Tuesday, December 24, 2019

Where are the 3 terrorists who were swapped for 170 passengers of hijacked IC-814?

New Delhi: Tuesday, 24 December, marks 20 years since the hijacking of Indian Airlines flight IC-814 by five Pakistani terrorists. Their aim was the release of terrorists Masood Azhar, Omar Sheikh and Mushtaq Ahmad Zargar.

The hijack and subsequent hostage-release situation lasted a week until India agreed to release the three terrorists for about 170 passengers who were onboard.
The IC-814 was hijacked on 24 December 1999, when it was on its way to Delhi from Kathmandu. The flight, which made stops at Amritsar and Lahore, ultimately stationed itself in Kandahar, Afghanistan.
The CBI had charged 10 people, out of which seven, including the five hijackers, are believed to be in Pakistan.
On the 20th anniversary of the Kandahar hijack, ThePrint traces the activities of the three terrorists released — Azhar, Sheikh and Zargar — and how they still are a challenge for the security establishment in India.

After his release, Masood Azhar regrouped his terror organisation, Jaish-e-Mohammed, and launched a series of deadly attacks, including on the Indian Parliament in December 2001, the 2008 Mumbai terror attacks and the Pathankot airbase attack in January 2016.

The most recent terror attack by the Jaish was in February 2019, when a suicide bomber rammed his explosives-laden vehicle into a CRPF convoy in Pulwama killing 40 personnel.
Azhar, who was arrested from Kashmir in 1994, is also believed to be supported by Pakistan’s intelligence agency ISI, and was so important that multiple attempts were made to get him released, even before the Kandahar hijack. In July 1995, Al-Faran, a Kashmiri Islamist militant group, kidnapped six foreign tourists from Pahalgam in Kashmir and demanded Azhar’s release in exchange for the tourists.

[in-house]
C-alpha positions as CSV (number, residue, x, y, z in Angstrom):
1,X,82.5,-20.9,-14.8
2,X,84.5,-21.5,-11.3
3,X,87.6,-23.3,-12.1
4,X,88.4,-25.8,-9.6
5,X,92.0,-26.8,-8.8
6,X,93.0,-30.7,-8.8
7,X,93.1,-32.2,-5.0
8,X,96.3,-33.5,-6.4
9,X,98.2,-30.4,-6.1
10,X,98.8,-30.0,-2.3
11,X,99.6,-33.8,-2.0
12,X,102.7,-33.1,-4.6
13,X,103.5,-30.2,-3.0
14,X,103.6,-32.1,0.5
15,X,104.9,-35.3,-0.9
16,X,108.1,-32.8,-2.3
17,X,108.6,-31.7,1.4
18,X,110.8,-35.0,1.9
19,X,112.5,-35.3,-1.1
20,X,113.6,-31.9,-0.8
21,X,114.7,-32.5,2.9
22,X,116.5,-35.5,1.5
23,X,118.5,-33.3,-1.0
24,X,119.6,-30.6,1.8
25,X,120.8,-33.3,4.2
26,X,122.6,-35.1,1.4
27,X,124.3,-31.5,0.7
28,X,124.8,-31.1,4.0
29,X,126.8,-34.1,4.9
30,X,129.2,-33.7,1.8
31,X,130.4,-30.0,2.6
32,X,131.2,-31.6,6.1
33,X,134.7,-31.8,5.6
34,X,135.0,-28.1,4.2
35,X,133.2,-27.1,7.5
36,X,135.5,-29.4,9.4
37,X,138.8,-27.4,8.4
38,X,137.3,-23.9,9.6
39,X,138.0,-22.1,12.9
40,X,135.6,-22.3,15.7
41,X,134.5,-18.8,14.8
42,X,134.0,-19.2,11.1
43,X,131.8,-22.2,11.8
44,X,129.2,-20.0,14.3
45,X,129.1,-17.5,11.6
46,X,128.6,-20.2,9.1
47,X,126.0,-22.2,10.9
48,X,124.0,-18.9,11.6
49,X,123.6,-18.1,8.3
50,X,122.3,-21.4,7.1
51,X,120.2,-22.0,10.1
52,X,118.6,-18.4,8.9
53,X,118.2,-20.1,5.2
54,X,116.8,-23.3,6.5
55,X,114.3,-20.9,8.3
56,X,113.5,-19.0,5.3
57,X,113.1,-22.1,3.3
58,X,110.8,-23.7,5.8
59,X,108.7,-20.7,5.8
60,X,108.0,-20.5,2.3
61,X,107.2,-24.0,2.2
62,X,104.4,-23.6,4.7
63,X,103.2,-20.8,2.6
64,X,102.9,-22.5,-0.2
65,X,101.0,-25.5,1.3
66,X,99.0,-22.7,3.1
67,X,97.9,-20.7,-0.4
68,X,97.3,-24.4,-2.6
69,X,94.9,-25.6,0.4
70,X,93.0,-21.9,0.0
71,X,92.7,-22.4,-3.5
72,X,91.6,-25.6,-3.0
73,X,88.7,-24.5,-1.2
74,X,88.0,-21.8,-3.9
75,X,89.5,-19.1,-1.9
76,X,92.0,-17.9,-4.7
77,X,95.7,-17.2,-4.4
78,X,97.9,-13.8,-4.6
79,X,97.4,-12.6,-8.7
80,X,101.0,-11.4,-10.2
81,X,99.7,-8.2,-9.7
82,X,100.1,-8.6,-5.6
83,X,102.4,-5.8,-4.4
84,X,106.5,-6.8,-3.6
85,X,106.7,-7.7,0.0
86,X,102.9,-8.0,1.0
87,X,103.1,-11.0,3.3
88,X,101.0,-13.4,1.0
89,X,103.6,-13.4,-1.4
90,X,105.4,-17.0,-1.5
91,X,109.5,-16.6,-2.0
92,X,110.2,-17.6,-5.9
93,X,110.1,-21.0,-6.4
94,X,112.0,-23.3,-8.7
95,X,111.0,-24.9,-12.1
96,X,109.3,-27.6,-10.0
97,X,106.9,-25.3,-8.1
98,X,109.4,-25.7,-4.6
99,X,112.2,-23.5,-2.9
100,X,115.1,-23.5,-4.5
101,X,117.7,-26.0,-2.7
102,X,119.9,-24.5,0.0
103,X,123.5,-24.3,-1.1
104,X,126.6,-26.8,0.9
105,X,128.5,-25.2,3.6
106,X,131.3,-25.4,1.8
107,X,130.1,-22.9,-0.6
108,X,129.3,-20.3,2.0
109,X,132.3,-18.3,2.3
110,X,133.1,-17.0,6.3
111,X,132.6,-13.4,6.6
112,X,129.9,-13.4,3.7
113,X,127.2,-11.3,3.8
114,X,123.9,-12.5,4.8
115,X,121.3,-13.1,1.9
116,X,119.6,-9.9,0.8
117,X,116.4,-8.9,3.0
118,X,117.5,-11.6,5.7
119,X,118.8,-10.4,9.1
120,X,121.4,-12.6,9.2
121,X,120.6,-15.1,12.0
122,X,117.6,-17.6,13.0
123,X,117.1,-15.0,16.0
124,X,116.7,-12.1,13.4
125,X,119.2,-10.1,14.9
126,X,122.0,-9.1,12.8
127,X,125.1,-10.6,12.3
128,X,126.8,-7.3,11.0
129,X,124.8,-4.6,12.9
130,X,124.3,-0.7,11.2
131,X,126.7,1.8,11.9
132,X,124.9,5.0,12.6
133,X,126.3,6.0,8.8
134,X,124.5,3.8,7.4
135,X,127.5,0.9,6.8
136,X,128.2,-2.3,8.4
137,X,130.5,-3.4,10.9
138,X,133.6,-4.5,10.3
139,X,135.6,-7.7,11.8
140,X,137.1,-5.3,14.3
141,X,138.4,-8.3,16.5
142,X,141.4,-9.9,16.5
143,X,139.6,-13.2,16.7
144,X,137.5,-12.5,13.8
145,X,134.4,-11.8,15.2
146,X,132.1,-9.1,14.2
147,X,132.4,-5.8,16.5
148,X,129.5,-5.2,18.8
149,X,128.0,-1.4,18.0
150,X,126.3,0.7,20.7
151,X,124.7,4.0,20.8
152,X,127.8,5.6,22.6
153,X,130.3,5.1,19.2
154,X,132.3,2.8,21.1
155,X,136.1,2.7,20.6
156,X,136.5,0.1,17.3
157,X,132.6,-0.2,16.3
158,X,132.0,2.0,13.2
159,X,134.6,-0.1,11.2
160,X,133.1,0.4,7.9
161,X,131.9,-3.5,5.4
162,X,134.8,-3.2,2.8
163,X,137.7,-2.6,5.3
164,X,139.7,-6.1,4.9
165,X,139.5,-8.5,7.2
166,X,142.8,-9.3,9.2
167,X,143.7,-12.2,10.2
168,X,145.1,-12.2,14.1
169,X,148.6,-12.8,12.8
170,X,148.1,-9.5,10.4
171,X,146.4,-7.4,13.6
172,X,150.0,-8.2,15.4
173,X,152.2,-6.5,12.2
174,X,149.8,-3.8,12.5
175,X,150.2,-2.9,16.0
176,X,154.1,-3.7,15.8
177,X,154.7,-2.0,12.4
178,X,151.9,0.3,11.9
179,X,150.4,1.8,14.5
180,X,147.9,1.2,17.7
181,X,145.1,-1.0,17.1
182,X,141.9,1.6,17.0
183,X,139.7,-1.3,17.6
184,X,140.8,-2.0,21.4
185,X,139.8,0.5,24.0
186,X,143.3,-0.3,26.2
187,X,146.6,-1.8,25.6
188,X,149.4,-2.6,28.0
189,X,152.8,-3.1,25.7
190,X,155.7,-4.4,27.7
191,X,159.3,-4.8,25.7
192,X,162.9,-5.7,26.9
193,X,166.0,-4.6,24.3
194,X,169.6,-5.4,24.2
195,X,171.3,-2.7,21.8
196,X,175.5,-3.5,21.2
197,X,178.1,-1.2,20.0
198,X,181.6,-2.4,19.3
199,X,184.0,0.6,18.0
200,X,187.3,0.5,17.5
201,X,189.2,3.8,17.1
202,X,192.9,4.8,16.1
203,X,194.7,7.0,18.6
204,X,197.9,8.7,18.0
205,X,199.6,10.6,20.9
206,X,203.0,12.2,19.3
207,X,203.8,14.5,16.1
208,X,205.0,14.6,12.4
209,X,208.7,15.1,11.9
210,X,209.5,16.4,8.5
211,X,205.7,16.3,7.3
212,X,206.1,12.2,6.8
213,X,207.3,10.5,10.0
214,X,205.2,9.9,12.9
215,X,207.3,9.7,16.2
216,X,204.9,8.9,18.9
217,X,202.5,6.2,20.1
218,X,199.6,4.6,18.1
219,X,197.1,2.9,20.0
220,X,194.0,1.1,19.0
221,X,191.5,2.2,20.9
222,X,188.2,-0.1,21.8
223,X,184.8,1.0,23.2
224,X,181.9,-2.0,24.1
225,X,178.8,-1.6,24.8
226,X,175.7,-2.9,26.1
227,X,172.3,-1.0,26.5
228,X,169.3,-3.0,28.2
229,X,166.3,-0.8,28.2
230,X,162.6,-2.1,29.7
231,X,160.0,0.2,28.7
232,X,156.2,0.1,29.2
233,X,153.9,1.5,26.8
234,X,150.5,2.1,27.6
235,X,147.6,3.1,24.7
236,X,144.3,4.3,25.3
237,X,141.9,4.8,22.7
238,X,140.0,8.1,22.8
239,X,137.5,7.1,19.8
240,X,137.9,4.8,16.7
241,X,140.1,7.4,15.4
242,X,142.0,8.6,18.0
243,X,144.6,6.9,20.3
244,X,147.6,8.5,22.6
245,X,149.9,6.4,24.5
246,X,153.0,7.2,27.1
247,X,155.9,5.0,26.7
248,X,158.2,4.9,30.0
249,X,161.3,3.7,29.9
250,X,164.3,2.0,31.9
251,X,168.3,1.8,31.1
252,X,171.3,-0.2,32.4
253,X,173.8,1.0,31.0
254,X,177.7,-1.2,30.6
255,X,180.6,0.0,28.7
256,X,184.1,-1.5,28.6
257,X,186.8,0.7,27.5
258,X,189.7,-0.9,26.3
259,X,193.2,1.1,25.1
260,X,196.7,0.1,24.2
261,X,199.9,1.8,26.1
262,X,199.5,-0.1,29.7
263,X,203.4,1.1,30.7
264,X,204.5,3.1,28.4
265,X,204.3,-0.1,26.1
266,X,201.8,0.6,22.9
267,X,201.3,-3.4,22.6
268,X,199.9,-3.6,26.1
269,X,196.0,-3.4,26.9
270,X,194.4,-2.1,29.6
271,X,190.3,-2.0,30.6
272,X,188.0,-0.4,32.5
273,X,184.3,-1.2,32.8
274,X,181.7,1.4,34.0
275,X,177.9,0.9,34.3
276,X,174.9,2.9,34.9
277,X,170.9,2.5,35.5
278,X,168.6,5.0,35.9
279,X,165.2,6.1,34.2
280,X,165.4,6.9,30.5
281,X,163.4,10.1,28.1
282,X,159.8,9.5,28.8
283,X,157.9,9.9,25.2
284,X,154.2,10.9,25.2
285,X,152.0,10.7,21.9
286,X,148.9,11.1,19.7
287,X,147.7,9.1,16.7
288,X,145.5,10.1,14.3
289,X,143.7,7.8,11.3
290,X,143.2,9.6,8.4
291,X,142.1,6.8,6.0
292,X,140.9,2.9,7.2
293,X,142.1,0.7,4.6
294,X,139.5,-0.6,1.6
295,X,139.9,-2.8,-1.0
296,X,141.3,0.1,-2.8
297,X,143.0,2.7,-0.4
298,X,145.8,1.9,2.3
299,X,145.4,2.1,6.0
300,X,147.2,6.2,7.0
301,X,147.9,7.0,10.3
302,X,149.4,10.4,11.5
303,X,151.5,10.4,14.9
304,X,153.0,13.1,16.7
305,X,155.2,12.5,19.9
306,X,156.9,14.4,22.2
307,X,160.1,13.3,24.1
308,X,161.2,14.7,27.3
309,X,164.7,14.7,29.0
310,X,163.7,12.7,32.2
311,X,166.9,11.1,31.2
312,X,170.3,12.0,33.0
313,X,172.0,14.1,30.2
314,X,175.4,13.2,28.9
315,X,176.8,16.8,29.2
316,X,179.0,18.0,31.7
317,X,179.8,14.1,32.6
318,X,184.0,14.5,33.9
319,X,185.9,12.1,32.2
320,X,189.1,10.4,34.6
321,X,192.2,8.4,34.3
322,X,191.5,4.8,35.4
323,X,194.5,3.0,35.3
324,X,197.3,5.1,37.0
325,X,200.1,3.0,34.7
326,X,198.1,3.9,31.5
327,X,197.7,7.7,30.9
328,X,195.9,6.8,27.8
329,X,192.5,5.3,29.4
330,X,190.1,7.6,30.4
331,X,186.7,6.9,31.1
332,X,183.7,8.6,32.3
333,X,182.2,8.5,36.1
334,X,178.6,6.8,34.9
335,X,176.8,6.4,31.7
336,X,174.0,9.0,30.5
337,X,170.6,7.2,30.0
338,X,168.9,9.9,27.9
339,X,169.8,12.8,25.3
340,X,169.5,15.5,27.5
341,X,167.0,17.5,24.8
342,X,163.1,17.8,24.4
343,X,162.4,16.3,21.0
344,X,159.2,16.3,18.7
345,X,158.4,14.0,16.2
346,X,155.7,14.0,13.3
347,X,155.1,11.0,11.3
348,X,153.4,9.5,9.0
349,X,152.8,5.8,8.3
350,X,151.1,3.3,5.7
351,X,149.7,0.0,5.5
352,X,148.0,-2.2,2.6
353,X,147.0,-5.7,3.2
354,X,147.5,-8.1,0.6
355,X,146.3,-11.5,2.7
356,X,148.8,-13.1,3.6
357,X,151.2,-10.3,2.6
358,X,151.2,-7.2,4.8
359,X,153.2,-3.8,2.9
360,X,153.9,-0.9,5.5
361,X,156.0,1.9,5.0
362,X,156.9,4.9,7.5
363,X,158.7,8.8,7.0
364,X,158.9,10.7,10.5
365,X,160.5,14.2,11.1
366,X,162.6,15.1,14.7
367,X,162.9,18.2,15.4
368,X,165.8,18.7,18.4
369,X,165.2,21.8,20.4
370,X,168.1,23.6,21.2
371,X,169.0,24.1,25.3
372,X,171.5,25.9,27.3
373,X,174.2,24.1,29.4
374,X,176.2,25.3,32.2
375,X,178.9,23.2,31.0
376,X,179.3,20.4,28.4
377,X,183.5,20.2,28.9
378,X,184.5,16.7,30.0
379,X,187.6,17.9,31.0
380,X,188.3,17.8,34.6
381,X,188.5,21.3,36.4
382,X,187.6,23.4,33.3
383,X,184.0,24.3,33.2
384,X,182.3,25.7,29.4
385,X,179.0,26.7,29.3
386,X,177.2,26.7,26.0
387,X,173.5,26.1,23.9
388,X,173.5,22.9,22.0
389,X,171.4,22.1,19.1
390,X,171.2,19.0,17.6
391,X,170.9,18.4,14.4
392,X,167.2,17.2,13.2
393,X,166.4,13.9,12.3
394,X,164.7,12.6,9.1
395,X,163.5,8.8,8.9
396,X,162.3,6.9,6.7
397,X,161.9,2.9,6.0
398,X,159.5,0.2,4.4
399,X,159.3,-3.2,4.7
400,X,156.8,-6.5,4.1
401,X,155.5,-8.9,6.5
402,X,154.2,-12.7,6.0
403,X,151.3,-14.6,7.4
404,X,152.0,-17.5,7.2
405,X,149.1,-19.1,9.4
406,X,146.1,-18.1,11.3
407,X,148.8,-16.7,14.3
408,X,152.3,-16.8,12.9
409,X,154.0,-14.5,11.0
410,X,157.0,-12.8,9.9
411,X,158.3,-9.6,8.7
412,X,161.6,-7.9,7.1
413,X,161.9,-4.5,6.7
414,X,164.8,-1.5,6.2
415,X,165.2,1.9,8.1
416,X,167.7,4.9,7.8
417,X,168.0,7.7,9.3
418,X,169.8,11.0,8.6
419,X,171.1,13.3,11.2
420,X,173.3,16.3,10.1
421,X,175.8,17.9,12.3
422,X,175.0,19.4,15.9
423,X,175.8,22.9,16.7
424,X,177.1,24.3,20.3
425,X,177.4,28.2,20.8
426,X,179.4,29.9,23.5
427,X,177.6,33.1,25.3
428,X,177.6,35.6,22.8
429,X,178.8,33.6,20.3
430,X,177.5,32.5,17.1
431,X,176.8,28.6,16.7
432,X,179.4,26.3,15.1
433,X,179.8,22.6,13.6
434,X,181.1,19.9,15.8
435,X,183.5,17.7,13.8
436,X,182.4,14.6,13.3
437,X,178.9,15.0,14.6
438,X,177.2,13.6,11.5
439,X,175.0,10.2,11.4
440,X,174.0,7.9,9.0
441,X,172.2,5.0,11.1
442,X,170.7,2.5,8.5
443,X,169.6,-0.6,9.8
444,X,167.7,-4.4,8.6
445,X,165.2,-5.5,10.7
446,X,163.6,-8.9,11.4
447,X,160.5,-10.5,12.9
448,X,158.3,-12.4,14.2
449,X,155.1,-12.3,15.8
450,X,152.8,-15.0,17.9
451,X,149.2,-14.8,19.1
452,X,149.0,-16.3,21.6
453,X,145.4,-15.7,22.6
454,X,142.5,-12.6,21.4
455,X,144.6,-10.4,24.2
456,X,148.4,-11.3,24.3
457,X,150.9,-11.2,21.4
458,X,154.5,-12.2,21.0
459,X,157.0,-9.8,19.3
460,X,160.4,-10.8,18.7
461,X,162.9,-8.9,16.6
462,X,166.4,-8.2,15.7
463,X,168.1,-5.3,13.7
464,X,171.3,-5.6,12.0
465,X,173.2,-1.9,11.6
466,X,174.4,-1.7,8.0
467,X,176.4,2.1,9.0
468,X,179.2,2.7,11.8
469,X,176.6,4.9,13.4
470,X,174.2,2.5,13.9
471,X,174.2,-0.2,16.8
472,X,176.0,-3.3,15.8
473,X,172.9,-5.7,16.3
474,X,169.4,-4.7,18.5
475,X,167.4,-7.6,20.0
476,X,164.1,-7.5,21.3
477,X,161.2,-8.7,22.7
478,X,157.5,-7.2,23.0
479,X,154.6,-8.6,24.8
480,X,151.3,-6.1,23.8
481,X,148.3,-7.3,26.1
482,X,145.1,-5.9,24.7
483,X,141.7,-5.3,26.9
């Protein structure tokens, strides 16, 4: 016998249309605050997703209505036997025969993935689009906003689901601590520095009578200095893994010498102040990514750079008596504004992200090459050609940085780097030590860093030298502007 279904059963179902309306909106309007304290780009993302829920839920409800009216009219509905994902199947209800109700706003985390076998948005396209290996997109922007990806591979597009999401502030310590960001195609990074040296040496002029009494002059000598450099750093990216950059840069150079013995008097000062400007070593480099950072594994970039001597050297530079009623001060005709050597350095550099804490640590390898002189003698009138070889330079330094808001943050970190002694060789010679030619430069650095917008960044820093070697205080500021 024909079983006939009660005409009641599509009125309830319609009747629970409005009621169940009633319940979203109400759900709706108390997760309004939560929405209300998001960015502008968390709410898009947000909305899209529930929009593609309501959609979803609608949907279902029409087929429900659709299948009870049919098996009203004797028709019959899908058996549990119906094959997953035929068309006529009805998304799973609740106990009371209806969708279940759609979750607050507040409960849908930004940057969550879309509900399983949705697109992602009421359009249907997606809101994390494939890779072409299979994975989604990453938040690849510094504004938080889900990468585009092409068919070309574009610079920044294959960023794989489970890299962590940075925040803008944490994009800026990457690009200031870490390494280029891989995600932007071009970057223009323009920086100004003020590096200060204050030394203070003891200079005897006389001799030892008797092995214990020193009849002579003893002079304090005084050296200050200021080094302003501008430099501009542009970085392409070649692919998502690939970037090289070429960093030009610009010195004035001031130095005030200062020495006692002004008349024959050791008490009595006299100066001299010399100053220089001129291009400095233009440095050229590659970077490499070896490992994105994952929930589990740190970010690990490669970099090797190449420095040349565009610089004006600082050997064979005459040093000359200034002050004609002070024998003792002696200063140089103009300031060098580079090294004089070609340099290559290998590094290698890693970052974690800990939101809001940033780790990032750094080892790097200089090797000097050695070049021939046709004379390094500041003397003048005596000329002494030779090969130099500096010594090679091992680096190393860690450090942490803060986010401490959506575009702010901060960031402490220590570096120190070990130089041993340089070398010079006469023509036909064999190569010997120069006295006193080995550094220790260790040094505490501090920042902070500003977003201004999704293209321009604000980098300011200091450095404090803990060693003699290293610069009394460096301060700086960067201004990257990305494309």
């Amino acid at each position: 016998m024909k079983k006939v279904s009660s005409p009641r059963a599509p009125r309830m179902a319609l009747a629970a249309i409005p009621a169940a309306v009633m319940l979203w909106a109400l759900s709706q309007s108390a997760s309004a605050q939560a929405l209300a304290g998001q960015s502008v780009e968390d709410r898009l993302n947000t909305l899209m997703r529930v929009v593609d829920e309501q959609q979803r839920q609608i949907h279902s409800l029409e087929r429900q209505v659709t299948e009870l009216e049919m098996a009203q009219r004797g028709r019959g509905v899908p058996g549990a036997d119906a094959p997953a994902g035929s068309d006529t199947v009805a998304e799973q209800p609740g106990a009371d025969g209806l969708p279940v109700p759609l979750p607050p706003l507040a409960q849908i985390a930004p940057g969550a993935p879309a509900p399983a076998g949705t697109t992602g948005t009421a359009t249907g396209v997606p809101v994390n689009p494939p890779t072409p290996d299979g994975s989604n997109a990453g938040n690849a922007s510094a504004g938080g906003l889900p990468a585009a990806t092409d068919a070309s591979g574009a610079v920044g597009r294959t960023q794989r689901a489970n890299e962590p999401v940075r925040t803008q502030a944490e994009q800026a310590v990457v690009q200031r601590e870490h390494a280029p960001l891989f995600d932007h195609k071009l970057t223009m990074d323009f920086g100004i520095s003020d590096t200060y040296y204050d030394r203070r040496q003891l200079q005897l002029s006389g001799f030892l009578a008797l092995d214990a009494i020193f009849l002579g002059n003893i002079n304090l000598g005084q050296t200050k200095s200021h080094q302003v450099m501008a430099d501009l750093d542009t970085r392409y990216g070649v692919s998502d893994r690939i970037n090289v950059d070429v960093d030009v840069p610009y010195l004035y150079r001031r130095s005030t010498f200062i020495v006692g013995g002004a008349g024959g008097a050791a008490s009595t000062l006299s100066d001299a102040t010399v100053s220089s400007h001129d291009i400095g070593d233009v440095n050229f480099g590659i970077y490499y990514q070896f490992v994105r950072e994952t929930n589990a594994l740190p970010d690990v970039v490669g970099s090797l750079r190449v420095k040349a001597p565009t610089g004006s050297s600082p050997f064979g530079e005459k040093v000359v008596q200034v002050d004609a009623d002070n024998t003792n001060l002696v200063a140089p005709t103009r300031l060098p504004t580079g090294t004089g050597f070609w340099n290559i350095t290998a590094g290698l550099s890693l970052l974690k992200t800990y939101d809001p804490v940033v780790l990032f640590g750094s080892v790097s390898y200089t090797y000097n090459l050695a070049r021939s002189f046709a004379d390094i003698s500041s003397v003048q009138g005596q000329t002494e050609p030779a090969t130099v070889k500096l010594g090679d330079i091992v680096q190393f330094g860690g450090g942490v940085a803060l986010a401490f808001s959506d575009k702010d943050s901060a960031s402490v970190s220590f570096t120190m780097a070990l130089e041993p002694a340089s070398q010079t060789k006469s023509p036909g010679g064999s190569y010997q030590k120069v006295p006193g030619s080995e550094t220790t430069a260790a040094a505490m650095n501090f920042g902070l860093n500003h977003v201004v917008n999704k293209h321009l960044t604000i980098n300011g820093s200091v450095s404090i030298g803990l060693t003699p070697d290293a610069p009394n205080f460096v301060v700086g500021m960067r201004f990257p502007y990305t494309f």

This year, after much persuasion, the United Nations declared Azhar a global terrorist. At present, he is believed to be suffering from severe renal illness and is undergoing treatment at a military hospital in Pakistan.

Omar Sheikh is, perhaps, most infamous for the 2002 beheading of Wall Street Journal reporter Daniel Pearl, who was investigating the financing of al-Qaeda.

It is alleged that Sheikh lured Pearl into a trap by promising to arrange an interview with an Islamic cleric, and kidnapped him. Pearl was accused of being an American spy, and Sheikh demanded the release of a halted US shipment of F-16 fighter jets to the Pakistani government to let Pearl go.

Sheikh, along with his associates, kept Pearl captive for nine days before releasing a videotape which showed Pearl’s severed head.

At present, Sheikh, who was arrested on 12 February 2002 in Lahore, is in a Pakistani jail for his role in Pearl’s death. He has been sentenced to death.

Mushtaq Ahmed Zargar, who belonged to the Jammu and Kashmir Liberation Front (JKLF), was in jail since 1992.

Intelligence sources said after his release in 1999, Zargar is believed to have renewed the activity of Al-Umar Mujahideen in Muzaffarabad, close to the LoC. Sources also said that Zargar has recruited and trained youngsters for “war” in Kashmir and is believed to have been working to renew the sleeper cells.

Zargar is suspected to be the man behind the June 2019 terror attack in Kashmir’s Anantnag, in which five CRPF personnel were killed and three others were injured after their patrolling party was attacked with grenades.

Also, in 2017, Zargar claimed responsibility for many of the grenade attacks on the security forces in the Kashmir valley.
24/12/19 Ananya Bhardwaj/The Print
To Read the News in full at Source, Click the Headline


Post a Comment